carbonator, n.
n. /kahr"beuh nayt', -nit/; v. /kahr"beuh nayt'/, n., v., carbonated, carbonating.
1. a salt or ester of carbonic acid.
2. to form into a carbonate.
3. to charge or impregnate with carbon dioxide: carbonated drinks.
4. to make sprightly; enliven.
[1785-95; CARBON(IC ACID) + -ATE2, later taken as -ATE1]

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Any member of two classes of chemical compounds
one inorganic and the other organic
that are derived from carbon dioxide (CO2) or its water solution, carbonic acid (H2CO3).

Inorganic carbonates (MCO3 or M2CO3, where M is a metal atom of, e.g., calcium or sodium) are salts of carbonic acid. The shells and other hard parts of shellfish are calcium carbonate, as is the limestone they turn into. Many other minerals, including calcite, dolomite, and aragonite, consist of or contain carbonates. Sodium carbonate is one of the world's most important basic chemical commodities. Organic carbonates are esters of carbonic acid and various alcohol groups (methyl, ethyl, or phenyl). These are liquids used as solvents and to synthesize plastics and other compounds.

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      any member of two classes of chemical compounds derived from carbonic acid or carbon dioxide (q.v.). The inorganic carbonates are salts of carbonic acid (H2CO3), containing the carbonate ion, CO2/3-, and ions of metals such as sodium or calcium. Inorganic carbonates comprise many minerals (see carbonate mineral) and are the principal constituents of limestones and dolomites; they also comprise the hard parts of many marine invertebrates. Organic carbonates are esters; that is, compounds in which the hydrogen atoms of carbonic acid have been replaced by carbon-containing combining groups such as ethyl, C2H5.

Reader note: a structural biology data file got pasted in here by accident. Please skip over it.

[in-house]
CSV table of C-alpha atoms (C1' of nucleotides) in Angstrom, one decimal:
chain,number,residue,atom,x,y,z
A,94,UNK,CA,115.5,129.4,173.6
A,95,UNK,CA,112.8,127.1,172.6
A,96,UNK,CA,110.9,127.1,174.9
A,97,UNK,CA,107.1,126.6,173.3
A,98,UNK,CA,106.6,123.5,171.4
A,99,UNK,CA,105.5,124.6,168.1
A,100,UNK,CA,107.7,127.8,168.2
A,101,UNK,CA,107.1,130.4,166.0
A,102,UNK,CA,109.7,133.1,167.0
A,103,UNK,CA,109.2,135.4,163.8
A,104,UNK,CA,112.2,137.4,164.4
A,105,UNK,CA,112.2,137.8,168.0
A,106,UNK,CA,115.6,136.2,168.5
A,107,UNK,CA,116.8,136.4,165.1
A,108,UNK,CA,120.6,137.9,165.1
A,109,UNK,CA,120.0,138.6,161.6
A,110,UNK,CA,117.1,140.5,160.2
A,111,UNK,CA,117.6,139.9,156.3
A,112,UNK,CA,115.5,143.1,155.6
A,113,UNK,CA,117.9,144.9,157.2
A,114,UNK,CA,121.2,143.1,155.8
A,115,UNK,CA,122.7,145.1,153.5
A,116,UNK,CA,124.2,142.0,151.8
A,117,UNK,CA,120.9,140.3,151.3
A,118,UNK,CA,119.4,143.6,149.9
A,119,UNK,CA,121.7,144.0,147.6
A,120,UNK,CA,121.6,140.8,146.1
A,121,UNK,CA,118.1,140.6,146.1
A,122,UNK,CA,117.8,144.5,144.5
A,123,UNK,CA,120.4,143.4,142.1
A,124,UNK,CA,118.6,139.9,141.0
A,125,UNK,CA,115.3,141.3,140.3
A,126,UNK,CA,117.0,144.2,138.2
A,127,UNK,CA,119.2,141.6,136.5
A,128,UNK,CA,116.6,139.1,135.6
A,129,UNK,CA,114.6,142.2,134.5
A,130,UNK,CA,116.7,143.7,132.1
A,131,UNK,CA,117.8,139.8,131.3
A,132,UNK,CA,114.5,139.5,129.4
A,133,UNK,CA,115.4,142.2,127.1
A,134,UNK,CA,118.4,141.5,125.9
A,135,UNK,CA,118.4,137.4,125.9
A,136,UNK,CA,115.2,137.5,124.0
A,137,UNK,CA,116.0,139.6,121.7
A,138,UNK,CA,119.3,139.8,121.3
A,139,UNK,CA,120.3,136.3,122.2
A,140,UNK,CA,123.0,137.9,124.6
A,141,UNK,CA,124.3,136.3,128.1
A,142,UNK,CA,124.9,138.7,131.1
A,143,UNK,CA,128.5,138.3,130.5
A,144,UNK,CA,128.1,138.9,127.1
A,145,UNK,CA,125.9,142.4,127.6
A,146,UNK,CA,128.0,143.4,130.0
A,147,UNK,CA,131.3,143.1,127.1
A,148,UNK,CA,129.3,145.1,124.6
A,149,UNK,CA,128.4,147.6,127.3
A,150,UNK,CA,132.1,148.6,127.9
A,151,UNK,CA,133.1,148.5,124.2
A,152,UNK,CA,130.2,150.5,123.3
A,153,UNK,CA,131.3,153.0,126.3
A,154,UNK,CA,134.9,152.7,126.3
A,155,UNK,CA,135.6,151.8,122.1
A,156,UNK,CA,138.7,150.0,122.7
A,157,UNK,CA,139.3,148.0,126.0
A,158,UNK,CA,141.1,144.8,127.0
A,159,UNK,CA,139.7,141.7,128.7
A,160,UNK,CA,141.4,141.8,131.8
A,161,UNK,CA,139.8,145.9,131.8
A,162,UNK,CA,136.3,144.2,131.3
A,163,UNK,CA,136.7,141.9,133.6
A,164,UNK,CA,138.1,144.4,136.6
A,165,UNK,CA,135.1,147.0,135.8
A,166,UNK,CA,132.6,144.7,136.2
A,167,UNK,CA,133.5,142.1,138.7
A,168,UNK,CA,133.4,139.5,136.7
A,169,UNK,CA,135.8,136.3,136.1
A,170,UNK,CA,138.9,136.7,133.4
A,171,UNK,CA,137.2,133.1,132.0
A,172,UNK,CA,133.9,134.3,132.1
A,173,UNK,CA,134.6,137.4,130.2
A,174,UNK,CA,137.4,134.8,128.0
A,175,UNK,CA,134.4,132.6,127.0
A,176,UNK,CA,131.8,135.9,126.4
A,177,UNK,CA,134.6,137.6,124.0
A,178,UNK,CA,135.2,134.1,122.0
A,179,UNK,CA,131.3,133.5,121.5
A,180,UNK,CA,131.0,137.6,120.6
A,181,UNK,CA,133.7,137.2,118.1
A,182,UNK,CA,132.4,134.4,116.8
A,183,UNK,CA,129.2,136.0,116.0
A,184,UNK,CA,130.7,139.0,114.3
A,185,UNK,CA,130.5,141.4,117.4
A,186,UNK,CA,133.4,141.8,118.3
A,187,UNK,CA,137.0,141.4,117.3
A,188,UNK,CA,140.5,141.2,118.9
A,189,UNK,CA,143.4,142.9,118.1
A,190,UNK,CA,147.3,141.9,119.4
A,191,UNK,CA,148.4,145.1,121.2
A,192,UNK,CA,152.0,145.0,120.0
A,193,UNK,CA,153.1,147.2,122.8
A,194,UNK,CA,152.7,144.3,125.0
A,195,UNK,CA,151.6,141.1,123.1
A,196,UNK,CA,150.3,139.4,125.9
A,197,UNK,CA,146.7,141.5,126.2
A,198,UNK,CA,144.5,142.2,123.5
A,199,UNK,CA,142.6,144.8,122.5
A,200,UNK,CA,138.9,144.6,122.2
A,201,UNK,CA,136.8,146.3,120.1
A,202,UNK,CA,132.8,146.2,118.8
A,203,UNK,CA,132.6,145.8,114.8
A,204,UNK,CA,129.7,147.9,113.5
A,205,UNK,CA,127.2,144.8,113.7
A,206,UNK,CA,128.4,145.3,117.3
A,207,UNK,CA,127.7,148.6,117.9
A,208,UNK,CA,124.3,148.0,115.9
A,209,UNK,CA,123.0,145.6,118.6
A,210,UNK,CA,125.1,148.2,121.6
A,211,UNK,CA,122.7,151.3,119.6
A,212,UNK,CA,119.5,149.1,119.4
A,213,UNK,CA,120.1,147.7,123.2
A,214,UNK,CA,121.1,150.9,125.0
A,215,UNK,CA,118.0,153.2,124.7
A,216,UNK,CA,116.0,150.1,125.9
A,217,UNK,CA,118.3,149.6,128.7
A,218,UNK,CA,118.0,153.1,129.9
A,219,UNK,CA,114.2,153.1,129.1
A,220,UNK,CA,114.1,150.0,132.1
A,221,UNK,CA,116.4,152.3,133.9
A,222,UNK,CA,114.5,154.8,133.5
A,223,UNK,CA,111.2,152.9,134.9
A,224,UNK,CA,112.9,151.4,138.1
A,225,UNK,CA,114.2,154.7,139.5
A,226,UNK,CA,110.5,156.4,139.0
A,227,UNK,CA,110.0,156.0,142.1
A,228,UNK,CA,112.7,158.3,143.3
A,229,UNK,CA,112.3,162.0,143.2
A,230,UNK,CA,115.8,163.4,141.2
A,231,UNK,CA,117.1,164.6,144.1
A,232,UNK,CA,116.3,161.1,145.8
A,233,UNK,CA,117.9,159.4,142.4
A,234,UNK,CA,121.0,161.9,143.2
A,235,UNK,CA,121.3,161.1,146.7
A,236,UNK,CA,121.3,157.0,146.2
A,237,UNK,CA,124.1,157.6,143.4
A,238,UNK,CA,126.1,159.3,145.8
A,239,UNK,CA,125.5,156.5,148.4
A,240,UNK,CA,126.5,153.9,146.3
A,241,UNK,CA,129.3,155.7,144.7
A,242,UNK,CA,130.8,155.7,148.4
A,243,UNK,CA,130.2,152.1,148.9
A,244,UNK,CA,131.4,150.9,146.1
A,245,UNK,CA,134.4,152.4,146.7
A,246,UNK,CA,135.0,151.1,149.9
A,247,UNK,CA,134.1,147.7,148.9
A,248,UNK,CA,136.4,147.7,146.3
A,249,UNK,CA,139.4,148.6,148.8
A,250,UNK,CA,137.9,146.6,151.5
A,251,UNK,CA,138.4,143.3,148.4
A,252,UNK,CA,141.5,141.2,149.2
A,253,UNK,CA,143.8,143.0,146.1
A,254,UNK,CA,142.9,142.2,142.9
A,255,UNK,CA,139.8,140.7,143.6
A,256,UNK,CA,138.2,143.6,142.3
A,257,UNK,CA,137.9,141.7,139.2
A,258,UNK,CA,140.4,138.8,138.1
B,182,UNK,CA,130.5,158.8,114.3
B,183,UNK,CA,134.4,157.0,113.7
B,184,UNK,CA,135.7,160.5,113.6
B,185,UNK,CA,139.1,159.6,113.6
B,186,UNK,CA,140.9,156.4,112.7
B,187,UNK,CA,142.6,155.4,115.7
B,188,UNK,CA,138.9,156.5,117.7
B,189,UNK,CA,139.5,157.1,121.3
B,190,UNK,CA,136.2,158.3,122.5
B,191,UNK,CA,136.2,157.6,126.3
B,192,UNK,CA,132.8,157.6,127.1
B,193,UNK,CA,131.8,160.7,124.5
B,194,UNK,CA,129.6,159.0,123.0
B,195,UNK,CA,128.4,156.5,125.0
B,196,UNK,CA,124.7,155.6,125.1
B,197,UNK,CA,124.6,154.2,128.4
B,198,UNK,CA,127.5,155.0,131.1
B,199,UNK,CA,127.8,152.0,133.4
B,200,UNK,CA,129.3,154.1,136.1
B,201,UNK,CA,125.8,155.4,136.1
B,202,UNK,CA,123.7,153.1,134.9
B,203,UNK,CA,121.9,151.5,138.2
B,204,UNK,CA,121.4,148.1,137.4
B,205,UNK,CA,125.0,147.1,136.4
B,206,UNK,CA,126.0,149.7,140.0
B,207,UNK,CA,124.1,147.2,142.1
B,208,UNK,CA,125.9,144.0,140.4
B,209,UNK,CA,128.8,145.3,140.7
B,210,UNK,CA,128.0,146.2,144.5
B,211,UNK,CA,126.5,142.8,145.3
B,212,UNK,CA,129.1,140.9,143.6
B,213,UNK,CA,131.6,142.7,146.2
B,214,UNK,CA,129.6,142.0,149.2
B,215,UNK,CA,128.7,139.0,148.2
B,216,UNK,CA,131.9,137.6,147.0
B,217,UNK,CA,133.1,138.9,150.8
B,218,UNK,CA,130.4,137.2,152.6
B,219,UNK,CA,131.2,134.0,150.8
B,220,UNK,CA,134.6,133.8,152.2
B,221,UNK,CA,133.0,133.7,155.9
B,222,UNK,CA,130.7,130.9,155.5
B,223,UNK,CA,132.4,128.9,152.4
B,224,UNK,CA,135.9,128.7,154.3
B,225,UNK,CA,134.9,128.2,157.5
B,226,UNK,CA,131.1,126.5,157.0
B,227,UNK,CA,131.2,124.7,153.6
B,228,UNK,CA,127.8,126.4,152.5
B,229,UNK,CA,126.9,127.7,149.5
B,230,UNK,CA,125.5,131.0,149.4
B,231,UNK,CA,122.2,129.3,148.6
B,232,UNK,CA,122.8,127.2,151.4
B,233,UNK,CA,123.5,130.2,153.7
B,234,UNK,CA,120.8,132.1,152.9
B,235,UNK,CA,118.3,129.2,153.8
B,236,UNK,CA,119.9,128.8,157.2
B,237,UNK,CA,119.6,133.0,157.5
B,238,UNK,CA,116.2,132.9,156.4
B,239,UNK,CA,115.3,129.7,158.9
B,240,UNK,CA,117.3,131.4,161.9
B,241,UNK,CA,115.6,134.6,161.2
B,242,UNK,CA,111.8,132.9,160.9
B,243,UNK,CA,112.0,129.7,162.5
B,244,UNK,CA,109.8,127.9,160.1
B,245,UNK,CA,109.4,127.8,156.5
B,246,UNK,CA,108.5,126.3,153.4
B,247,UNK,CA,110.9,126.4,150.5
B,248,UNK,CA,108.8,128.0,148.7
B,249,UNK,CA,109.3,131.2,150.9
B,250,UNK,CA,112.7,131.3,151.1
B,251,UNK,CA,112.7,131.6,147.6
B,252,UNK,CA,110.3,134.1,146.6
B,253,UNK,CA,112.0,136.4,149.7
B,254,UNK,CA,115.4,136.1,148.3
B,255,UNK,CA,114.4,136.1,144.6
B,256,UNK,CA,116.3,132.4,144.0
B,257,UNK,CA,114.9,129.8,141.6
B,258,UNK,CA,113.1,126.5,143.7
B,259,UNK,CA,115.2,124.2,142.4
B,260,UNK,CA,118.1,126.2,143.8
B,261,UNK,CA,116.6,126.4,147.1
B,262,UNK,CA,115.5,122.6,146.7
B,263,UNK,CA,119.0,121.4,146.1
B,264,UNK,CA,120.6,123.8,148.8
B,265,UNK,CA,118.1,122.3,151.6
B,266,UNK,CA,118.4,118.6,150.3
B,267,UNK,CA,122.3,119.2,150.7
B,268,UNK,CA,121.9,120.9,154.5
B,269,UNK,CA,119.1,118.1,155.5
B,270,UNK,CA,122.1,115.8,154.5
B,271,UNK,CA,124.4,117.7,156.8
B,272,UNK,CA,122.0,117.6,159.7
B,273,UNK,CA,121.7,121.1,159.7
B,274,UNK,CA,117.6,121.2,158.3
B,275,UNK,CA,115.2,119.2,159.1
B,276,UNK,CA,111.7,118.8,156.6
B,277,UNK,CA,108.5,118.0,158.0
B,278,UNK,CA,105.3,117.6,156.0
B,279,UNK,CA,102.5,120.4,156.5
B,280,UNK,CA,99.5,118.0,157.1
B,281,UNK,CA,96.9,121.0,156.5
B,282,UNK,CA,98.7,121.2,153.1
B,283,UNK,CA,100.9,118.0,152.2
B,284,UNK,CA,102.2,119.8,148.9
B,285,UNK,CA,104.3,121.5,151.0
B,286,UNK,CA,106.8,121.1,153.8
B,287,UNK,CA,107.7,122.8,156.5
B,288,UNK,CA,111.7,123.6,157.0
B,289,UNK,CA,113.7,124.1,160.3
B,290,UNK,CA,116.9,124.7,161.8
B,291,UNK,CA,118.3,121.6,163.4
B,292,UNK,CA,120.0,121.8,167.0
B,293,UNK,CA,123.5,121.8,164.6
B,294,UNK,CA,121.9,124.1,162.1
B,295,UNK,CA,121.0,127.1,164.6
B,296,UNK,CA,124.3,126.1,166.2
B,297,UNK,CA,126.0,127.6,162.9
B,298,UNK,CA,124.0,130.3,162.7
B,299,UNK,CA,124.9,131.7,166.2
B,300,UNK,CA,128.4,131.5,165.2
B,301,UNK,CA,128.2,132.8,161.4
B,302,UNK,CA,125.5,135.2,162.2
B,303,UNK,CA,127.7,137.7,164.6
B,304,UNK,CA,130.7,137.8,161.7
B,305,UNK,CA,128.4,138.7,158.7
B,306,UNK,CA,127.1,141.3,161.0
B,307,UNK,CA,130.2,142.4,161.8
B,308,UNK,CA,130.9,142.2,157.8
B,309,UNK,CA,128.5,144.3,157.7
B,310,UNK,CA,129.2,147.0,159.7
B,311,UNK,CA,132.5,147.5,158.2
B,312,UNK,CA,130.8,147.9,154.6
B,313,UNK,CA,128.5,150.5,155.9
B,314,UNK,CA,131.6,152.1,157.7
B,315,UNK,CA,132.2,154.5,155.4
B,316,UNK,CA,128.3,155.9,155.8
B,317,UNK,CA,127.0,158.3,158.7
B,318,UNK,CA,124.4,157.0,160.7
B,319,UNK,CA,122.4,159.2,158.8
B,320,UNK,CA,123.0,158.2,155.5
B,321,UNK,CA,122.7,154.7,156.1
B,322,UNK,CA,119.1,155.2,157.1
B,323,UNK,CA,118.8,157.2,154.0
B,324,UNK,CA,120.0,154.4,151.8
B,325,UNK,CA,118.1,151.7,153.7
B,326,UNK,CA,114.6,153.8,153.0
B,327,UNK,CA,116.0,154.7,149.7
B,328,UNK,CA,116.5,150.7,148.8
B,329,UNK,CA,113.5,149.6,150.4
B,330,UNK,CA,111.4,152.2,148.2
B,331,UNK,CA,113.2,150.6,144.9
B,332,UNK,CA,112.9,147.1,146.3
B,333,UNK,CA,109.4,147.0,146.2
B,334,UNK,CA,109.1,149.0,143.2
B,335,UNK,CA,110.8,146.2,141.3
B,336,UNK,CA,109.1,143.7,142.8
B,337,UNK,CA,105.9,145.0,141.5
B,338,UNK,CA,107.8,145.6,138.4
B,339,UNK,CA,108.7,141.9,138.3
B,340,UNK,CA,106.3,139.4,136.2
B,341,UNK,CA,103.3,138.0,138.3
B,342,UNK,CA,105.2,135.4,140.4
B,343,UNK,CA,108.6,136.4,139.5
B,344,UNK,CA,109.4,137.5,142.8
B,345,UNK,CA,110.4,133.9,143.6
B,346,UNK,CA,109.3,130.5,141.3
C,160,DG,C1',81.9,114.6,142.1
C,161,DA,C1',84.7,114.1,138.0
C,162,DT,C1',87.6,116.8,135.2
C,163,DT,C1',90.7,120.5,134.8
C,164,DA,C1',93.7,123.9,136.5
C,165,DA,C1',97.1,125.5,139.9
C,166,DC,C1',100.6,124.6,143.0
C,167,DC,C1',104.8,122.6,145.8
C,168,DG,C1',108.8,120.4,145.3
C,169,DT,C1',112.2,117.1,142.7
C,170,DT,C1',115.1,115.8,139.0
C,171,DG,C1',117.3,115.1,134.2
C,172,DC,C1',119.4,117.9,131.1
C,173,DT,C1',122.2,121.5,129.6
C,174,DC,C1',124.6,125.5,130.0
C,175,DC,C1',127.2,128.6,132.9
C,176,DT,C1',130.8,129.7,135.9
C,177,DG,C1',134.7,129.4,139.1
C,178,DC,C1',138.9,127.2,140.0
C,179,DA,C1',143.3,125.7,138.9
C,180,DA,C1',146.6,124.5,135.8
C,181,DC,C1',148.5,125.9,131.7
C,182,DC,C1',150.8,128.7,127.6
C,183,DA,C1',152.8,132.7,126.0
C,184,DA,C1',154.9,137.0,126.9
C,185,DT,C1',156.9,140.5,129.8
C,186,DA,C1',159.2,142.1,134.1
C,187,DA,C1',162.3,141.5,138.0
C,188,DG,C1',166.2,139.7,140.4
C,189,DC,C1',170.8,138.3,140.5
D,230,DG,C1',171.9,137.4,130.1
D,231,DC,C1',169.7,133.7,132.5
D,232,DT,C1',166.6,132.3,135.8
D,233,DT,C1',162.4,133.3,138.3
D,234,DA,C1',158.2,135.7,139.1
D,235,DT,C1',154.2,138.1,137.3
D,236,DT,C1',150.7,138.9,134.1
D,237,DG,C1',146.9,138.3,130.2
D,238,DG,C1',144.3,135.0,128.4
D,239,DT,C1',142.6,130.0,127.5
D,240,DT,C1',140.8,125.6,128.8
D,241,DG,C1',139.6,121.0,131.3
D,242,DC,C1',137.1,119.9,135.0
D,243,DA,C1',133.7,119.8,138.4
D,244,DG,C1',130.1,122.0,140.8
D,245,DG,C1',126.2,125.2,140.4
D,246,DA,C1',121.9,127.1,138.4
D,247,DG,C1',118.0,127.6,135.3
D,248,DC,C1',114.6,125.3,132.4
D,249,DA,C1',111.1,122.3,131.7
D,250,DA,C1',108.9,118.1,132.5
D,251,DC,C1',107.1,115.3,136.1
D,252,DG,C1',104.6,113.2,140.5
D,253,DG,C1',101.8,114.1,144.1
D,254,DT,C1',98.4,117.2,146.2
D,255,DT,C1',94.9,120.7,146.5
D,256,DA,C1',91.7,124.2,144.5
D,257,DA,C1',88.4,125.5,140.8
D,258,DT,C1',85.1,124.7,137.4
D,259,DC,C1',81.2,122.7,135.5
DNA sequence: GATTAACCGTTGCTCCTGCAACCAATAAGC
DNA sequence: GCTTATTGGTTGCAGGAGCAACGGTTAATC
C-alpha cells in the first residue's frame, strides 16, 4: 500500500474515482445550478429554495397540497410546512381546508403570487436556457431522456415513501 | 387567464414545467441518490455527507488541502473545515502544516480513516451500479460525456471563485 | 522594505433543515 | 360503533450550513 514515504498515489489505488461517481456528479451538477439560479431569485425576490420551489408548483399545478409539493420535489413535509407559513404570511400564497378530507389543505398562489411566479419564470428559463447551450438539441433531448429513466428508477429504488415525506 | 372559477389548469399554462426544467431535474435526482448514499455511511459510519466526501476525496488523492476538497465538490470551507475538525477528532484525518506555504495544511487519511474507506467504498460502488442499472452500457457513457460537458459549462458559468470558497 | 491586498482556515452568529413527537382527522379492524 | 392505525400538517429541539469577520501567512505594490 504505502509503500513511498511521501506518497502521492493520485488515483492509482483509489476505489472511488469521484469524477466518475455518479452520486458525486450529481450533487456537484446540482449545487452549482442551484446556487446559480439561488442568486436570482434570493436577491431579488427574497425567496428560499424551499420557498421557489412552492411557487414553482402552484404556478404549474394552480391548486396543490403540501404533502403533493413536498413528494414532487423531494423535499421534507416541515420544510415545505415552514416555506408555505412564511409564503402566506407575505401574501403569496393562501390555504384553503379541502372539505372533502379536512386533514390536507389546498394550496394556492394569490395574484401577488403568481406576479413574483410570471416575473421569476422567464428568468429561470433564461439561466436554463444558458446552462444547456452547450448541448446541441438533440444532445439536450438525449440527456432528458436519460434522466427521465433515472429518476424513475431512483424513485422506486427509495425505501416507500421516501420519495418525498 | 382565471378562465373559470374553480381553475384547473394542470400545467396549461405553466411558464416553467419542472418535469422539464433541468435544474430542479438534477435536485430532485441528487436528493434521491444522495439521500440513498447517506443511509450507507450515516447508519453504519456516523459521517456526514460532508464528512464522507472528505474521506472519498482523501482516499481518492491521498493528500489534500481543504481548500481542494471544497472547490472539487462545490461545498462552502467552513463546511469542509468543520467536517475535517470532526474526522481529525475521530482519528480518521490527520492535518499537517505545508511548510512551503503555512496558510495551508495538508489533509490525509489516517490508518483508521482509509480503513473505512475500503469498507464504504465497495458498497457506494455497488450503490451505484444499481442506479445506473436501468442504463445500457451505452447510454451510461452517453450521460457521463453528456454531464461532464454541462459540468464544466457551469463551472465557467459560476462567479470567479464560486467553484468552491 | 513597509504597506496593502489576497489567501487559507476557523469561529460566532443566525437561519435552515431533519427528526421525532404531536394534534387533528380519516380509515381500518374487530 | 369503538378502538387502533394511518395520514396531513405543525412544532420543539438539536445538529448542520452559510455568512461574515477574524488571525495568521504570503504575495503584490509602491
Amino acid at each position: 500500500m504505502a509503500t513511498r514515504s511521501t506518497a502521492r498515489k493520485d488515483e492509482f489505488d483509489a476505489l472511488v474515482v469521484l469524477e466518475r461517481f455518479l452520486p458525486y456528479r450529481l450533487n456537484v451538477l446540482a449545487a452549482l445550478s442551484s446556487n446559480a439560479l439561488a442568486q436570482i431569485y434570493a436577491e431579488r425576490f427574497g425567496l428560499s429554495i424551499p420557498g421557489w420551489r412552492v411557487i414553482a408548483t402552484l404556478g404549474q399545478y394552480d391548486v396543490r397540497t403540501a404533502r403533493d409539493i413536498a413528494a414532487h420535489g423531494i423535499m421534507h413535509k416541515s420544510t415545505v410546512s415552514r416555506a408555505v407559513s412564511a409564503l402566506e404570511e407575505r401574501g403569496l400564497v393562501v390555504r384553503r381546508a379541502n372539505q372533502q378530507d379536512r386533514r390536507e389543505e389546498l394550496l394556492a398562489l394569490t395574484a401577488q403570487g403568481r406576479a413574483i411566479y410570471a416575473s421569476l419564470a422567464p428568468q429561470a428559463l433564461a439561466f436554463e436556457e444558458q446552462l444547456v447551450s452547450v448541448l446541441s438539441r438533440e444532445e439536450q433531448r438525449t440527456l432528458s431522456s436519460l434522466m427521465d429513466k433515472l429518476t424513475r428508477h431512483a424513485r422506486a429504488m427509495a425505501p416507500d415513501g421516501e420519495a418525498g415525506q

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Universalium. 2010.

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  • carbonate — [ karbɔnat ] n. m. • 1787; de carbone ♦ Sel ou ester de l acide carbonique. ⇒ bicarbonate. Carbonate hydraté. ⇒ hydrocarbonate. Carbonate naturel de calcium (⇒ aragonite, calcaire, calcite, chaux) , de cuivre (⇒ azurite, malachite) , de fer (⇒… …   Encyclopédie Universelle

  • carbonate — (n.) 1794, from Fr. carbonate salt of carbonic acid (Lavoisier), from Mod.L. carbonatem a carbonated (substance), from L. carbo (see CARBON (Cf. carbon)). Carbonic acid (1791) was the old name for carbon dioxide; hence, carbonate (v.), 1805;… …   Etymology dictionary

  • Carbonate — Car bon*ate, n. [Cf. F. carbonate.] (Chem.) A salt or carbonic acid, as in limestone, some forms of lead ore, etc. [1913 Webster] …   The Collaborative International Dictionary of English

  • carbonate — [kär′bə nit; ] also, and for v.always [, kär′bənāt΄] n. [Fr: see CARBON & ATE2] 1. a salt of carbonic acid containing the divalent, negative radical CO3 2. an uncharged ester of this acid vt. carbonated, carbonating …   English World dictionary

  • Carbonate — Carbonate,   Singular Carbonat das, (e)s, Salze und Ester der Kohlensäure …   Universal-Lexikon

  • carbonaté — carbonaté, ée (kar bo na té, tée) part. passé. Terme de chimie. Combiné avec l acide carbonique. Le marbre est de la chaux carbonatée …   Dictionnaire de la Langue Française d'Émile Littré

  • carbonate — vb *aerate, ventilate, oxygenate Antonyms: decarbonate …   New Dictionary of Synonyms

  • carbonate — ► NOUN ▪ a salt of the anion CO32 , typically formed by reaction of carbon dioxide with bases. ► VERB (usu. as adj. carbonated) ▪ dissolve carbon dioxide in. DERIVATIVES carbonation noun …   English terms dictionary

  • Carbonate — Pour les articles homonymes, voir Carbonate (homonymie). Structure d un ion carbonate Le carbonate est, en chimie, un ion formé d un atome de …   Wikipédia en Français

  • Carbonate — In chemistry, a carbonate is a salt or ester of carbonic acid.ApplicationsTo test for the presence of the carbonate anion in a salt, the addition of dilute mineral acid (e.g. hydrochloric acid) will yield carbon dioxide gas.Carbonate containing… …   Wikipedia

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